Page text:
FishEaters Traditional Catholic Forums

Full Version: Everything right about traditionalists in > 6.00 minutes
You're currently viewing a stripped down version of our content. View the full version with proper formatting.
Stereotypically ugly altar gets FSSP makover:

Everything right about these Catholics is presented. It all begins with a love of the Eucharist.
The beginning was so beautiful but then they made it ugly  :'((

That is not Apostolic tradition that is Medieval triumphalism. I bet those priests were those SSPX kinds!!!
Cardinal Ratzinger ripped the opponents of medieval piety/liturgy a new one in his ]i]Spirit of the Liturgy[/i]; mentioned how those who think medieval developments were exaggerations or errors need to have their heads examined (so to speak).  :P
Felix needs special tags for his posts like this: [sarcasm][/sarcasm]
Read like that, he's hysterical.

Since my parish is renting from another parish, the altar gets a similar transformation every week. Pretty amazing!

Philosoraptor, I love your avatar.  :grin:
Extreme Makeover: Catholic Edition.

Watch as priests convert a stodgy old church altar into something spiritual and relevant for today's modern times!
Wait, how is the priest going to celebrate Mass versus populum? No one will be able to see him behind all of that pious stuff. Just kidding, this is truly amazing!
I am sorry but I am not really impressed. I fail to see why they could have not just used the altar as it was (with the antependium and candles on the altar of course.) I think the addition of the gradines is completely unnecessary and I think it is inappropriate to place them on top of a consecrated altar.

It is important to remember that the freestanding altar (similar in appearance to the one in the video) is the original and rubrically correct form. In fact until the 1500s, nearly every altar was built freestanding without any gradines or rederos. The idea that something becomes "traditional" (and therefore better) if we make it look like one of the rubrically incorrect altars of the 1700 and 1800s is one we need to move beyond.

(06-08-2013, 11:11 PM)DoktorDespot Wrote: [ -> ]I am sorry but I am not really impressed. I fail to see why they could have not just used the altar as it was (with the antependium and candles on the altar of course.) I think the addition of the gradines is completely unnecessary and I think it is inappropriate to place them on top of a consecrated altar.

It is important to remember that the freestanding altar (similar in appearance to the one in the video) is the original and rubrically correct form. In fact until the 1500s, nearly every altar was built freestanding without any gradines or rederos. The idea that something becomes "traditional" (and therefore better) if we make it look like one of the rubrically incorrect altars of the 1700 and 1800s is one we need to move beyond.
This!
Just to note, I once heard it said that canonically/rubrically there was to be a space behind the wall that the altar is placed against.
(06-08-2013, 11:35 PM)GodFirst Wrote: [ -> ]
(06-08-2013, 11:11 PM)DoktorDespot Wrote: [ -> ]I am sorry but I am not really impressed. I fail to see why they could have not just used the altar as it was (with the antependium and candles on the altar of course.) I think the addition of the gradines is completely unnecessary and I think it is inappropriate to place them on top of a consecrated altar.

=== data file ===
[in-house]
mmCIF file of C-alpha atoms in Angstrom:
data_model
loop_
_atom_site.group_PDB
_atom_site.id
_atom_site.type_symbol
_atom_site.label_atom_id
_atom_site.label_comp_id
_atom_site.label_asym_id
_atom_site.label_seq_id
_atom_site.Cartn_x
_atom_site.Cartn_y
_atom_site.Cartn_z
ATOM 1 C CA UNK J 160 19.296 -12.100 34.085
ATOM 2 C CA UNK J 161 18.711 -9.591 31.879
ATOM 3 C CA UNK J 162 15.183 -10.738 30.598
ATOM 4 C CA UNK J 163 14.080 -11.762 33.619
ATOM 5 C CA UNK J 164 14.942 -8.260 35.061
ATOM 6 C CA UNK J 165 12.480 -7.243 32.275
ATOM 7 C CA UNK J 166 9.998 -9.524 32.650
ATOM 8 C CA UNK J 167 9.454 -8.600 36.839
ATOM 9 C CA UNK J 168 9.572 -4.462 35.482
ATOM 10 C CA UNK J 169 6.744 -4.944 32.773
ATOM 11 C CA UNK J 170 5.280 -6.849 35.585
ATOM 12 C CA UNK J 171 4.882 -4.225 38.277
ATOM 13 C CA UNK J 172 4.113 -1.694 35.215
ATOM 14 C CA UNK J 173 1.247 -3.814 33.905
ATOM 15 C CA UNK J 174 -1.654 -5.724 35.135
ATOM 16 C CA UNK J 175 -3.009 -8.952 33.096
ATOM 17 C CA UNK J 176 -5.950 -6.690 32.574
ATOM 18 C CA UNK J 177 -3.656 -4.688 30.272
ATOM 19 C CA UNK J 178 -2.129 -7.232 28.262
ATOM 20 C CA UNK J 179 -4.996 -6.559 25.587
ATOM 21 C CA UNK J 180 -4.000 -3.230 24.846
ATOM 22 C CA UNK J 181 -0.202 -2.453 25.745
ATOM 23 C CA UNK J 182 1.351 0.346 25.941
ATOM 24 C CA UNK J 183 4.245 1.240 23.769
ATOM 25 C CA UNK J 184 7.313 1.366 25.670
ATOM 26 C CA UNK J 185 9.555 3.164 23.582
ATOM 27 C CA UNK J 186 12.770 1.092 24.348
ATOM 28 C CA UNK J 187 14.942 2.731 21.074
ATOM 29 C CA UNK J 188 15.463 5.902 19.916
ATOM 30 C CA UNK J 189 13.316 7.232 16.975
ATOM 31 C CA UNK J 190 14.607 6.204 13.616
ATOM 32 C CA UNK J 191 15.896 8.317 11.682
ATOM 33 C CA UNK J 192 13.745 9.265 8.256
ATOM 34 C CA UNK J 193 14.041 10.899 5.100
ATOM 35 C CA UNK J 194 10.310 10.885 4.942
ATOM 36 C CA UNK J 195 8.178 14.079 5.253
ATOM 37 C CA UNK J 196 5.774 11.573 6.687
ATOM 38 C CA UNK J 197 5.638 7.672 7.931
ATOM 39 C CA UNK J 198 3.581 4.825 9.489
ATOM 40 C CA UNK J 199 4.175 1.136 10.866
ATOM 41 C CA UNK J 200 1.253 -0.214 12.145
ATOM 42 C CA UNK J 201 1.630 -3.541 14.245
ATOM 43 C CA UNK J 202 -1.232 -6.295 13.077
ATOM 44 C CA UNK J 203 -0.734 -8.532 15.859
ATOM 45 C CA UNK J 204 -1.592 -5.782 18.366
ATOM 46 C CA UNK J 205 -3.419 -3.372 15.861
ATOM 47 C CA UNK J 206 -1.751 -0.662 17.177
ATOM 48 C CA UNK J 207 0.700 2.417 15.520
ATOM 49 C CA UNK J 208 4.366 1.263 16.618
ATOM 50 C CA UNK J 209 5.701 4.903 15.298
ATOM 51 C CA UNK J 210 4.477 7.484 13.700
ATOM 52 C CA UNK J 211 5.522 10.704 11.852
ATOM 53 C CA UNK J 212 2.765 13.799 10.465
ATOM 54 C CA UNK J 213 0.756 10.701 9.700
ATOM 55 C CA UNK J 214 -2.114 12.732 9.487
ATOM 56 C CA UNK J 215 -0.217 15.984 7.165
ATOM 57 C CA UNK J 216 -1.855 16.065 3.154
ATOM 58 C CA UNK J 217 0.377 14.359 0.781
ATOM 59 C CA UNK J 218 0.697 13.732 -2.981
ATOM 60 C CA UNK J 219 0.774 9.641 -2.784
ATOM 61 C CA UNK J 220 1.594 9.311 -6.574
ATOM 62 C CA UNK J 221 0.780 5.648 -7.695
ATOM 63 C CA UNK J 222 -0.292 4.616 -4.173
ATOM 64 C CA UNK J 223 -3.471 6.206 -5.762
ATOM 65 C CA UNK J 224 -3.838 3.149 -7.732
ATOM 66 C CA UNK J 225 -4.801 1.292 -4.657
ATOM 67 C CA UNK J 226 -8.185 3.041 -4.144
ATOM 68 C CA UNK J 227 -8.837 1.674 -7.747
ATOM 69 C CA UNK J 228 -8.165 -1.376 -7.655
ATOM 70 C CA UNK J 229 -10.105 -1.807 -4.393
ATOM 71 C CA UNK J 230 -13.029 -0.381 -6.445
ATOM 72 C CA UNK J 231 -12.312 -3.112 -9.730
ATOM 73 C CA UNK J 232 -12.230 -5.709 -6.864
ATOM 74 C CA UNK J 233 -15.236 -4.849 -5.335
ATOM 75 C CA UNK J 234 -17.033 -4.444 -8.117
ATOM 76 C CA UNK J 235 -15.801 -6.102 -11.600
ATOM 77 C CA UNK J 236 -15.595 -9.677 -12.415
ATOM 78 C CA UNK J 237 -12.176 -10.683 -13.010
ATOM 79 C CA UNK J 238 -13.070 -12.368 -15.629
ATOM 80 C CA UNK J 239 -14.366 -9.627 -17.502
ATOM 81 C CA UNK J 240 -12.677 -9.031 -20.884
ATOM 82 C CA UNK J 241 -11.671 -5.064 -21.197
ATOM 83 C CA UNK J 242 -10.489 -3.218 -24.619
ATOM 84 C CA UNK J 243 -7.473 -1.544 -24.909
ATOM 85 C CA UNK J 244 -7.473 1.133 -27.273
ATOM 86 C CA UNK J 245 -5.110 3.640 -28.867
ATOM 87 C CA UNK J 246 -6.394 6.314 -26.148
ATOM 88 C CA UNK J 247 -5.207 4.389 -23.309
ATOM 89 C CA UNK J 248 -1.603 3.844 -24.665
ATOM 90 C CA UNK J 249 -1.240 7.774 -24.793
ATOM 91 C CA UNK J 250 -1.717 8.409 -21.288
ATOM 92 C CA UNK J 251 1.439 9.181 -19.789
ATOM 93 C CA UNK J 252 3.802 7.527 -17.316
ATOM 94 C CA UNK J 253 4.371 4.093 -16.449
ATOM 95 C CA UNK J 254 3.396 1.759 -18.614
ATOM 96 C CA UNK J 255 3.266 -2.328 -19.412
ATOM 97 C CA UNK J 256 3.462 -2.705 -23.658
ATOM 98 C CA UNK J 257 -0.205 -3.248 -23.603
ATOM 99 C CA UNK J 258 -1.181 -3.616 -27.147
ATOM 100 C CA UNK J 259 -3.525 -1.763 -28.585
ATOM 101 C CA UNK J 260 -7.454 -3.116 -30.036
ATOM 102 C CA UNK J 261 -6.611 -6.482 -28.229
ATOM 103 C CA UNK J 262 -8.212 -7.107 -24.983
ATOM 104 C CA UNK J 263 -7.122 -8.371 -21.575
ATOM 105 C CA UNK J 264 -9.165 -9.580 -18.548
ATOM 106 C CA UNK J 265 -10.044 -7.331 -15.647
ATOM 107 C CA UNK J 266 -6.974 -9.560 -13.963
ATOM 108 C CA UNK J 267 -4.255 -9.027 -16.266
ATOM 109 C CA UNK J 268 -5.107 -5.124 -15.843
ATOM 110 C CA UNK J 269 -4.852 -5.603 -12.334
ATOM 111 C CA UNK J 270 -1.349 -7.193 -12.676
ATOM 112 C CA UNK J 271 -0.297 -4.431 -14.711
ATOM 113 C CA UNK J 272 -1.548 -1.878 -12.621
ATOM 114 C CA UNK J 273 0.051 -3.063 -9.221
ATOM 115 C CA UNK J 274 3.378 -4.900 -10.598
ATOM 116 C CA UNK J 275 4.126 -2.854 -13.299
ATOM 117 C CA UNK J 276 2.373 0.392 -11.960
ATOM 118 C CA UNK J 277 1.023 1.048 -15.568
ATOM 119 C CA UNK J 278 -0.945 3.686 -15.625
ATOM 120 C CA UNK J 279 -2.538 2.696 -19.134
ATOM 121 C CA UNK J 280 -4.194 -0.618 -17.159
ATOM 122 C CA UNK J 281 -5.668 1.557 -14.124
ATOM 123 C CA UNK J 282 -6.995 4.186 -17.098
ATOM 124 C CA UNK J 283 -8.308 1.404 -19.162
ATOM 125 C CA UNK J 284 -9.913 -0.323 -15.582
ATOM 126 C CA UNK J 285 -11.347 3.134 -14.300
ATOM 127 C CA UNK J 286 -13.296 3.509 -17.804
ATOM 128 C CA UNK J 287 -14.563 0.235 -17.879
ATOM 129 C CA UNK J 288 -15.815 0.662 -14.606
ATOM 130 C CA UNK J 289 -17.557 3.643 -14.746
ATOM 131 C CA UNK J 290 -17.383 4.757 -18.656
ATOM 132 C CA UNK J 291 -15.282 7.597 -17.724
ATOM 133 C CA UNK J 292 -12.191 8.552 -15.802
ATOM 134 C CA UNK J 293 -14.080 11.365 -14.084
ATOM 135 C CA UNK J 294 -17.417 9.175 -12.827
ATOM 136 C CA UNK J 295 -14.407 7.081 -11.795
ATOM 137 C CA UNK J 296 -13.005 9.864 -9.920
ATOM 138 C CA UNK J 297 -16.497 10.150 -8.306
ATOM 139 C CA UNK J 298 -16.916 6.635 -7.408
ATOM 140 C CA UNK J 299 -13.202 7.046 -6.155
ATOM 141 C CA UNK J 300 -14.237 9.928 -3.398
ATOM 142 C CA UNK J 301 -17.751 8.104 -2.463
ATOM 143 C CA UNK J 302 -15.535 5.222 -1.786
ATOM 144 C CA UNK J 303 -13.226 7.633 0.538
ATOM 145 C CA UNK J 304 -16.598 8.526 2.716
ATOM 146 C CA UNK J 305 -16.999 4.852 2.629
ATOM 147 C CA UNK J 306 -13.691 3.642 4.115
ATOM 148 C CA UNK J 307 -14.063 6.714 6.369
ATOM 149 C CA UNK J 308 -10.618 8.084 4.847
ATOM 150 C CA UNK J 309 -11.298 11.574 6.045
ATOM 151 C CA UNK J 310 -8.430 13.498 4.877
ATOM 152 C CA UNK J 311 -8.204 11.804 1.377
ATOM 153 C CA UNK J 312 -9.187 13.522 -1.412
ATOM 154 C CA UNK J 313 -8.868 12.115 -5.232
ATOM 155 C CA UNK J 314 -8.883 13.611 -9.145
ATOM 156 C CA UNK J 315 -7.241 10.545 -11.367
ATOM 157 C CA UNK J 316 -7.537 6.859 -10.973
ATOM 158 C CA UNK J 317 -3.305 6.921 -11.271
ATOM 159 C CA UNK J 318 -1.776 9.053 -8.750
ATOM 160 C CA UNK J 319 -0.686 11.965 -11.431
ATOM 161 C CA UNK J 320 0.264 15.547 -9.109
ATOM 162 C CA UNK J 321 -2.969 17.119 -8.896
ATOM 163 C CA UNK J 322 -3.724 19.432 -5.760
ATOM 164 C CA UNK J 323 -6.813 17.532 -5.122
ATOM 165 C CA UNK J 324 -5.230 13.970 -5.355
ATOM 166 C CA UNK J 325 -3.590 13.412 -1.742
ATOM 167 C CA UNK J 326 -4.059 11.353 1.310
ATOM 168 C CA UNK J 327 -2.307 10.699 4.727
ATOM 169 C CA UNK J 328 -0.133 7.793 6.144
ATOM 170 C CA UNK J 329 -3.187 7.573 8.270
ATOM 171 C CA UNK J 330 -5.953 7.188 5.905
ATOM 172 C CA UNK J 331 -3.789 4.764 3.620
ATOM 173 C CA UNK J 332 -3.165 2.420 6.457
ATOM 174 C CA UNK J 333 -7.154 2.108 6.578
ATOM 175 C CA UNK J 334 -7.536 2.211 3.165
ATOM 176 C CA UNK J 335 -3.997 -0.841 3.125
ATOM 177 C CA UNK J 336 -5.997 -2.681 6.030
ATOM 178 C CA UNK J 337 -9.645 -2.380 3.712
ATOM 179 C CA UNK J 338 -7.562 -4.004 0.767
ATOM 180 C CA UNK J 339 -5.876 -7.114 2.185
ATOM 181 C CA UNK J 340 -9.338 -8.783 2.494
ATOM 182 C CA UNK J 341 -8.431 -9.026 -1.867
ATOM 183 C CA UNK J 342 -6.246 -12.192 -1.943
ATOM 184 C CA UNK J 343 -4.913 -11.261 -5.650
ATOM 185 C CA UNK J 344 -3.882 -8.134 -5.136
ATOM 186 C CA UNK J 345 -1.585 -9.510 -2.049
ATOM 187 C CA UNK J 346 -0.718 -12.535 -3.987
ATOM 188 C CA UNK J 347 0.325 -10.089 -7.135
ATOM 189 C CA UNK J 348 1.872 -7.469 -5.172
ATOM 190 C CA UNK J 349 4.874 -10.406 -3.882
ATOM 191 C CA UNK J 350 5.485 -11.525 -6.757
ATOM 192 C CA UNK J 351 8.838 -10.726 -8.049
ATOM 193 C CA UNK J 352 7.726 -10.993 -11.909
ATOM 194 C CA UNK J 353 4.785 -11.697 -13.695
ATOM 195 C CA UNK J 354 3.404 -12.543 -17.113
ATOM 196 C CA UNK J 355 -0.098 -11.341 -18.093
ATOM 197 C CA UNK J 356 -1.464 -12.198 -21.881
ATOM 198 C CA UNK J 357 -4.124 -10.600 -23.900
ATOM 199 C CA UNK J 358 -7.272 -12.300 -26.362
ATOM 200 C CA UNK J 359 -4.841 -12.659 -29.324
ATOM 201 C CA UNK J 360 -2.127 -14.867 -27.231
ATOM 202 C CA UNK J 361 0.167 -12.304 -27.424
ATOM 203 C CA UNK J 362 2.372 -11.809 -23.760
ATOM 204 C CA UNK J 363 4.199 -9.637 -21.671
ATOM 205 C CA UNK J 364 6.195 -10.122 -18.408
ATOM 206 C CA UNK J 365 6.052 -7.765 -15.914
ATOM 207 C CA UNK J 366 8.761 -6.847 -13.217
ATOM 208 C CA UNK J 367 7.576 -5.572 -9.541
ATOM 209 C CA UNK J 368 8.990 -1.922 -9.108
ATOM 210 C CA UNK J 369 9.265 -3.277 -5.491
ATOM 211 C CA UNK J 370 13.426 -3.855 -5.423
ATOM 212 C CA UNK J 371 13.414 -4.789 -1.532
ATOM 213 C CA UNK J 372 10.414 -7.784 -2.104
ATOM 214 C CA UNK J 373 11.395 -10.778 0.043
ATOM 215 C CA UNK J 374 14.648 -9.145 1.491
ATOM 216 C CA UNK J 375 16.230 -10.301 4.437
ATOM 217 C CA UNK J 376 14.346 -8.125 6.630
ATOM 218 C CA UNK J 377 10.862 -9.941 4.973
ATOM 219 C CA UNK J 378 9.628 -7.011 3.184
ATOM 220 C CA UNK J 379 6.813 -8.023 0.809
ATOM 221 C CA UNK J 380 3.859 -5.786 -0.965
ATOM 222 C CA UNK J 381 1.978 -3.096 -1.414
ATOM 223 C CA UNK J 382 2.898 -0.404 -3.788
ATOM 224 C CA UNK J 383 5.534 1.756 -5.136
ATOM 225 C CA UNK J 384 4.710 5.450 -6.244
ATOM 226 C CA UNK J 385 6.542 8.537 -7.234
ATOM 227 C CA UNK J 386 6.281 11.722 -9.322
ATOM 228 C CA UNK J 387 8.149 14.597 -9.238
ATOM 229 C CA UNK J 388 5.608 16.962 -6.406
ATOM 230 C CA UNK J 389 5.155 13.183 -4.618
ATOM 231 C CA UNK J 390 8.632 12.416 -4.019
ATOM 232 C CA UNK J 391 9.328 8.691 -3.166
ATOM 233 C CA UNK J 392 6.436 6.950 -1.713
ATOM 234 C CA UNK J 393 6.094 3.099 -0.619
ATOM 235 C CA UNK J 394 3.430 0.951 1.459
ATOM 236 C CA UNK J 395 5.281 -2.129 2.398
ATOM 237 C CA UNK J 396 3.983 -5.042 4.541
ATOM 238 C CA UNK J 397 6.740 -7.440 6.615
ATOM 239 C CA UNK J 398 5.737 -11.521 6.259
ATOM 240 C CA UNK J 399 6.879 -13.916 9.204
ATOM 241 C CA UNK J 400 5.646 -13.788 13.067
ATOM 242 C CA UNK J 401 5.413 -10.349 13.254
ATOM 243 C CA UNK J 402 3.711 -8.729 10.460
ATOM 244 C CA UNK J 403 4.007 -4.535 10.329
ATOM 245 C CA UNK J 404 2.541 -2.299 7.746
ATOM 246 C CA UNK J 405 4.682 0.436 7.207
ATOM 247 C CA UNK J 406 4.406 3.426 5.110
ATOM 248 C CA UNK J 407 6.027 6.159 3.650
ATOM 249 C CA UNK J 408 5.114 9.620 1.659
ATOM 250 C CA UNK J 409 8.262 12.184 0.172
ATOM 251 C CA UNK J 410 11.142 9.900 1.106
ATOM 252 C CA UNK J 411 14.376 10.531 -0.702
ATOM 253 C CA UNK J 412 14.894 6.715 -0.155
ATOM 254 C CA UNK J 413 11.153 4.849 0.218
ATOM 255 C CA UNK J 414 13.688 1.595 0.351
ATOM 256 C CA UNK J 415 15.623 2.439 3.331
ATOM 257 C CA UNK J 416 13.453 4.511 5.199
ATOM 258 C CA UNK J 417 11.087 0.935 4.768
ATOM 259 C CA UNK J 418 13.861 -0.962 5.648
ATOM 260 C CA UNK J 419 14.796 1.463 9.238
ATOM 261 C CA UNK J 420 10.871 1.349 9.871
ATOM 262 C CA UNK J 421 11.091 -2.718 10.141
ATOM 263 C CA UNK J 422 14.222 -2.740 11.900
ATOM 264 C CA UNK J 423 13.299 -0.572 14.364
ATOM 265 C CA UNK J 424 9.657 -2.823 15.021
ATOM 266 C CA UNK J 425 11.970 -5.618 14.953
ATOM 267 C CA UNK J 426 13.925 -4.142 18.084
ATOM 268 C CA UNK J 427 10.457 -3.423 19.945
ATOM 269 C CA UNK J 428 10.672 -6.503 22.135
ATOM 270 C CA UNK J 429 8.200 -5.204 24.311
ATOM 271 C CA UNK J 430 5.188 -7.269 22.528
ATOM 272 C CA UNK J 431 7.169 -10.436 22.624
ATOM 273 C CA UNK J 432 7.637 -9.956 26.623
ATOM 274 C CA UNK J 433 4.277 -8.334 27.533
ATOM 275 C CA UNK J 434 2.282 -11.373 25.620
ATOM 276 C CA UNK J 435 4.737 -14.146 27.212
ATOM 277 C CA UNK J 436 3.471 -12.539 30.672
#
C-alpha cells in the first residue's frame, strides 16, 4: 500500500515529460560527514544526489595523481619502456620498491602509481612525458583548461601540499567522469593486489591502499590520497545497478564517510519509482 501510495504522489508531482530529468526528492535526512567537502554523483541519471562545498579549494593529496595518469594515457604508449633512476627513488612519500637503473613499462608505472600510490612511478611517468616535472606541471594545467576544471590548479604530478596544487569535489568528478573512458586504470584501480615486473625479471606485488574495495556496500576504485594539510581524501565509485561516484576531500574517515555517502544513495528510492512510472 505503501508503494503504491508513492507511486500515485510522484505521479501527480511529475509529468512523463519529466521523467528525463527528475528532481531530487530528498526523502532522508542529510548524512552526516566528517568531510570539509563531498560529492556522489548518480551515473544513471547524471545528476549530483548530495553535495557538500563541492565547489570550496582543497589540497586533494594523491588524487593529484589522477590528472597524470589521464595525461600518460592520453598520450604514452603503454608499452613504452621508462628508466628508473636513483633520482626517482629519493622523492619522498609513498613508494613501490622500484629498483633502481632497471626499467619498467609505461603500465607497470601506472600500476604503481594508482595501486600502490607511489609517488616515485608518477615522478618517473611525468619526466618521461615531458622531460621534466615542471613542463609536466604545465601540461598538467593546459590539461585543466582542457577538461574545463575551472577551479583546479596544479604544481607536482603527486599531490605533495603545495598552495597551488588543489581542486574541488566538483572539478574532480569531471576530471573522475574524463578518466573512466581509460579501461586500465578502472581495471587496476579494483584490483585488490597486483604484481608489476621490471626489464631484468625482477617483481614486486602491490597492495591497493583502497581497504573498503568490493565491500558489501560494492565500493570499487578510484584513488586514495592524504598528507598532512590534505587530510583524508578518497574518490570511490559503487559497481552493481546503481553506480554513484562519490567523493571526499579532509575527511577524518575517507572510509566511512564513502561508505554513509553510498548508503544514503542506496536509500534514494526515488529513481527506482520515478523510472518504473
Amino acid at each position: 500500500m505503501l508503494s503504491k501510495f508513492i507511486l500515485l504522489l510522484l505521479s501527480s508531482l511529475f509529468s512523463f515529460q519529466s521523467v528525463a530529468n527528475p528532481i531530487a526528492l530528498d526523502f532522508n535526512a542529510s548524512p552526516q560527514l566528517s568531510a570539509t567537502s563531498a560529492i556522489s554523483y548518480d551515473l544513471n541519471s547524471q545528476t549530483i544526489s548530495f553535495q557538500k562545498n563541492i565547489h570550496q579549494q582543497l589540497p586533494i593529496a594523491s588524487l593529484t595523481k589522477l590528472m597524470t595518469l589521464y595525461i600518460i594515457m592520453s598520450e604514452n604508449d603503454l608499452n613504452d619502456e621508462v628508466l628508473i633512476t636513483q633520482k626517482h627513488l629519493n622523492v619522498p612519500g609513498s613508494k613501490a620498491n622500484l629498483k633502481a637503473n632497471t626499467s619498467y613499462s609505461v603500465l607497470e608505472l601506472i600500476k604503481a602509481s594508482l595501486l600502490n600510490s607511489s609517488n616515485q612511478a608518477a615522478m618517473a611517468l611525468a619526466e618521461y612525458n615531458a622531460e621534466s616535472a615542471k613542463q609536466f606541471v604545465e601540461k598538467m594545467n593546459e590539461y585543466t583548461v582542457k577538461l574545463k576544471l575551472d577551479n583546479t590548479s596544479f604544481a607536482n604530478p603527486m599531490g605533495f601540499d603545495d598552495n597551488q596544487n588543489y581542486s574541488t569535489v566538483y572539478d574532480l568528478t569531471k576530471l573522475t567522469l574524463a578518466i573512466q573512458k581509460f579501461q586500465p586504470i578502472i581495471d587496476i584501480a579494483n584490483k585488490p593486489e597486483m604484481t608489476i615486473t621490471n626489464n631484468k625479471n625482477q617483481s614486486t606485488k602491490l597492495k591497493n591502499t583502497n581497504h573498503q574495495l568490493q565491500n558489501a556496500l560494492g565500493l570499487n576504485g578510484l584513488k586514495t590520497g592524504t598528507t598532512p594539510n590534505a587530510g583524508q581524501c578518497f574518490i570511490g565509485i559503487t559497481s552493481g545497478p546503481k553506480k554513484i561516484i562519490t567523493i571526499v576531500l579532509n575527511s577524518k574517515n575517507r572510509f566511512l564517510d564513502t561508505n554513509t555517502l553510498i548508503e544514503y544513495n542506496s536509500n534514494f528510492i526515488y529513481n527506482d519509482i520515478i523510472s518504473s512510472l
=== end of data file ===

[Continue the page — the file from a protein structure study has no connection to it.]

It is important to remember that the freestanding altar (similar in appearance to the one in the video) is the original and rubrically correct form. In fact until the 1500s, nearly every altar was built freestanding without any gradines or rederos. The idea that something becomes "traditional" (and therefore better) if we make it look like one of the rubrically incorrect altars of the 1700 and 1800s is one we need to move beyond.
This!
Just to note, I once heard it said that canonically/rubrically there was to be a space behind the wall that the altar is placed against.

Very true - it is considered essential to be able to pass entirely around the altar during the consecration of the Church (this is why even in churches where the altar is against the wall there should be a passage behind to allow for this.) The ideal form of incensing during the offertory also calls for a freestanding altar.

For instance - this is an original 13th century Italian altar in its original position. (albeit with a regrettable frontal and candle arrangement)

[Image: 800px-Pieve_di_brancoli,_altare.JPG]

Of course, the altar should always be fully covered with an antependium, but there should be no reason to object to the freestanding form. Just look at the Eastern rites or the Orthodox. They also celebrate their liturgy Ad Orientem, but always at a freestanding altar.

(06-08-2013, 01:44 PM)Felix E Wrote: [ -> ]The beginning was so beautiful but then they made it ugly  :'((

That is not Apostolic tradition that is Medieval triumphalism. I bet those priests were those SSPX kinds!!!

I know you're only kidding with this comment, but if I remember right, some in video's comment section, essentially says this in all seriousness.  :LOL: